And being accountable to yourself is all that really matters, in the end. :)
My point, really, is that YOU are in charge of your goal weight. I hope you have resources like good doctors to help you figure out your goal weight. I also hope you choose your goal weight based on what is right for you, and not because you're afraid you can't reach a lower weight. I think Cece said every body is different--it totally is. That's why BMI is a range and not one set number. For some people, the healthy weight is "technically" overweight according to BMI--but before you put yourself in that category (as I did), make sure you aren't doing that because you're afraid of failing. You are worth this journey, and you are worth seeing it through until you get to goal, whatever that is, and beyond.
I think this post is rather amusing considering where you were (mentally) when you first started this journey. I remember how hard you would fight Dr. C and than end up doing exactly what he told you to do. I remember you struggling to give up some of the control. I remember your first baby steps... you have come a long way from that time and that mind set. It was hard for you to trust but you did the right thing grinding your teeth the whole way. :) I would sit there secretly smiling, knowing that you were working it hard, but looking for an escape clause from his style. I always knew you would be a great success, even when you two battled it out in group. I miss you. We need to find a time to do tea or something.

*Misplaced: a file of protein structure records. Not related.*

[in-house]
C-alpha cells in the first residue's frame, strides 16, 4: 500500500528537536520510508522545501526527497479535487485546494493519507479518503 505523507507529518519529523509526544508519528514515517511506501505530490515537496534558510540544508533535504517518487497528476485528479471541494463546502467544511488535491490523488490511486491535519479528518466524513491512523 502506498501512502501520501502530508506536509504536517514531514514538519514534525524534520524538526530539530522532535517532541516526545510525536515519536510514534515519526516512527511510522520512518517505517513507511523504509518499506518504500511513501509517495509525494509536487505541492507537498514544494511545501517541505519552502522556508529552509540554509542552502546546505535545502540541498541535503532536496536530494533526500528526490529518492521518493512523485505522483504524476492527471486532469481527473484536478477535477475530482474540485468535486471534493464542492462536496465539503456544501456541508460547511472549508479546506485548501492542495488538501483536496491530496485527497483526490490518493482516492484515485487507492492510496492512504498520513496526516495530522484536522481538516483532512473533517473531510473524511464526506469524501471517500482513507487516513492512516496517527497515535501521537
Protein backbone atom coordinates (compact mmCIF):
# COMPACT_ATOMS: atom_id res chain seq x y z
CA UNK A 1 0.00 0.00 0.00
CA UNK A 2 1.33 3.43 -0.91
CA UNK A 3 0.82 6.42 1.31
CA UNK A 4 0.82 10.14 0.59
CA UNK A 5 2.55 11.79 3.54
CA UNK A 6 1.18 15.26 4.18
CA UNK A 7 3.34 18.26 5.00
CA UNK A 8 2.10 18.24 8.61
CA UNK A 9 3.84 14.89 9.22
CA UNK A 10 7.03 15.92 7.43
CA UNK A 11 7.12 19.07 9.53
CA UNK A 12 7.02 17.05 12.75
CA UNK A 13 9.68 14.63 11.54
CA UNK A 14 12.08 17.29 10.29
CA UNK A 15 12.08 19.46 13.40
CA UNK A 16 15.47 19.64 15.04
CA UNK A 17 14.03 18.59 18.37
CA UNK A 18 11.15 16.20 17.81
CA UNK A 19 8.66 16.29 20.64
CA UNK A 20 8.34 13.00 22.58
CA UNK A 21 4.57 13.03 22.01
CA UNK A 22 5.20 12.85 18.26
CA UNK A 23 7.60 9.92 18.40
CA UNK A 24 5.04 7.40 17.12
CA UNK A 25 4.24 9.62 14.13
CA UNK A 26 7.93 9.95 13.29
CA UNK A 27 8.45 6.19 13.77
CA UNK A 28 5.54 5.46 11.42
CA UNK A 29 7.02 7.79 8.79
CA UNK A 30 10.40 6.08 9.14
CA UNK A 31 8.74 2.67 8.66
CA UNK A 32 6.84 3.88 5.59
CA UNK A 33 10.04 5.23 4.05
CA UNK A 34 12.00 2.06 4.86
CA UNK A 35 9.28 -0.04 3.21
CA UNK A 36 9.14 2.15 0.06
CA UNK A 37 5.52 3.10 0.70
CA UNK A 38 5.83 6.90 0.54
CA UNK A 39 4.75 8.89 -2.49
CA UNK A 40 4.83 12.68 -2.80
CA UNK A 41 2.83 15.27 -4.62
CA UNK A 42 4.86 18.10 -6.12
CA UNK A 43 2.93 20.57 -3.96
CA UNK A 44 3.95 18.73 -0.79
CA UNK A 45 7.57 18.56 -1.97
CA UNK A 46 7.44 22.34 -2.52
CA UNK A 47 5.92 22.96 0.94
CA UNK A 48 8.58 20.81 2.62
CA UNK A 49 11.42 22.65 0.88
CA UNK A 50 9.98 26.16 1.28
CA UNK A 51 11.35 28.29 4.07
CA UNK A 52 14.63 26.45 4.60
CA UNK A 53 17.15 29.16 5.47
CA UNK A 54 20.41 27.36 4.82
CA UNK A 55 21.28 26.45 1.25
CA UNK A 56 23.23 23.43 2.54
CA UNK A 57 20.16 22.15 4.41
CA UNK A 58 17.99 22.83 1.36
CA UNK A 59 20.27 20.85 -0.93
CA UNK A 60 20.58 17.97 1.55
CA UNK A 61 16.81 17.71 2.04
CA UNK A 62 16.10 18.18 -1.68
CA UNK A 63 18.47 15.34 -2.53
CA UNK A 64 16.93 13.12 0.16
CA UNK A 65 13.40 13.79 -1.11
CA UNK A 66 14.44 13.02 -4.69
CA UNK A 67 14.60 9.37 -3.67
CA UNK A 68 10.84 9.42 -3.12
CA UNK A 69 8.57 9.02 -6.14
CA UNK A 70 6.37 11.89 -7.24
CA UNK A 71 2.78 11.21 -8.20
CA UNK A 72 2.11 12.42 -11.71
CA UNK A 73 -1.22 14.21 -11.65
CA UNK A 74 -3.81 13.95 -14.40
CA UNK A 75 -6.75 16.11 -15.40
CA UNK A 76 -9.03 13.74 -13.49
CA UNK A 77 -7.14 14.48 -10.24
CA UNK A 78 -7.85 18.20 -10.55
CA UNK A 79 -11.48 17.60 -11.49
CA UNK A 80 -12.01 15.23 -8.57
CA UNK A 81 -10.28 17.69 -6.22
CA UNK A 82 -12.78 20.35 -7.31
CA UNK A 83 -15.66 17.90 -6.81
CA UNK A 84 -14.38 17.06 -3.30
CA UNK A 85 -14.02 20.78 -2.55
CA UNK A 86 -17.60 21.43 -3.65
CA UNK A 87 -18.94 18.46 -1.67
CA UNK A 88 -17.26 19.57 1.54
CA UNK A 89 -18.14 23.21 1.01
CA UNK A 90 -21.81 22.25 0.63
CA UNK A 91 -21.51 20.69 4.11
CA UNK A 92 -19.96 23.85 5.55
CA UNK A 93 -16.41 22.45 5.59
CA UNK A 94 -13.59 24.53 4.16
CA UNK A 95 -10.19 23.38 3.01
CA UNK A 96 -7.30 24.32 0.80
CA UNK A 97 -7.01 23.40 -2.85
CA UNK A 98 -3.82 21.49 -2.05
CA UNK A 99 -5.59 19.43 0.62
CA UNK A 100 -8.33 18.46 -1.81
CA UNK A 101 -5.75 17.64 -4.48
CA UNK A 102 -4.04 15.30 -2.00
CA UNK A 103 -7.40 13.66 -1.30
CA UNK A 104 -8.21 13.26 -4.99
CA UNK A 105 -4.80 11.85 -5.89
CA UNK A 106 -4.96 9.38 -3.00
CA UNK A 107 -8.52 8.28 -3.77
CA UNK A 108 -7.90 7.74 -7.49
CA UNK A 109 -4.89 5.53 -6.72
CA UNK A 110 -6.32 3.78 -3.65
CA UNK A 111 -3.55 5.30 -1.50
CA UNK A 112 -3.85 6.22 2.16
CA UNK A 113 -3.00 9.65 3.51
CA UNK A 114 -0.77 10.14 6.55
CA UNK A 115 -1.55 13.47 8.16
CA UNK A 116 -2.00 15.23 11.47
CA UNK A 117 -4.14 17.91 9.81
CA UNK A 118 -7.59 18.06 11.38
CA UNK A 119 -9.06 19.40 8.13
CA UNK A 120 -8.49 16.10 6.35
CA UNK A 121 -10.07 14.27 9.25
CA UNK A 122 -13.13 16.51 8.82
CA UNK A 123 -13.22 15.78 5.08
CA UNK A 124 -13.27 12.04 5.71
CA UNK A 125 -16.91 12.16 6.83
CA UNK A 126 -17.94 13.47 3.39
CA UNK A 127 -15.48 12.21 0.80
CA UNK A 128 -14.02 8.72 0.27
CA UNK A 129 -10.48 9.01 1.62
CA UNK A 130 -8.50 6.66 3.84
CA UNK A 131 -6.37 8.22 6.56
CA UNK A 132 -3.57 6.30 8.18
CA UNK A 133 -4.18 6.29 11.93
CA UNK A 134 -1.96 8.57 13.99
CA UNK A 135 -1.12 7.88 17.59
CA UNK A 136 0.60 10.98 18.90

Thank you for this post!
My my doctor does not give me a goal weight which i find frustrating. I thought 174 - top of my normal was going to be way too skinny for me, but as I am getting lower I am not so sure.
I will just keep chugging along and shoot for healthy and strong. I can't predict which number that will be.
im jealous of how far you've come. I hope I am in a similar place in a year or so. GOod luck with the plastics!
Great post Sarah. I'm 5'2" so have a normal bmi weight range of 101-136. I had 125 in mind as a goal, but secretly thought I'd end up at around 135. When I got to 135, I was ready to push to 125. Much to my surprise, I've ended up maintaining at around 115 (BMI of 21). I couldn't have imagined that weight in my wildest dreams, but that's where I seem to be holding.
Recently, I had a bunch of testing done for a longitudinal study I'm participating in and learned I have 21% body fat. I was surprised because that puts me in the 'fit' category for my age. As far as people's perception of how I look' at this weight, health professionals are always thrilled, people who didn't know me when I was overweight view me as 'tiny' and people who knew me when I was heavier view me as 'skinny'. So if I had to look to others to decide, I would be very confused right now!
I know I'm healthy and I love the freedom I feel at this size. And I do think that it can be hard for those of larger stature to get their heads around our petite size. We are small - hands, feet, heads, shoulders, hips - everything is proportioned to our small stature. It bothers me when people assume or allude that the small sizes we wear mean we are anorexic or at best underweight, while in reality we are just made with smaller body parts!
Ht: 5'2" | HW 225, BMI 41.2 | CW 115, BMI 21.0
Great read !!!!
As you tell your truth..... I was doing the "chuckle chuckle" yes, at your expense !
But, the "chuckle chuckle" is also happy that you found the clarity. You resisted it, we heard it, we saw it and as Elina put it you were looking for the "Escape clause".
If memory serves me correct you were dunk tanking and doing heavy math all of which is not wrong, and even if you did claim a higher goal weight you would have and still would be fine.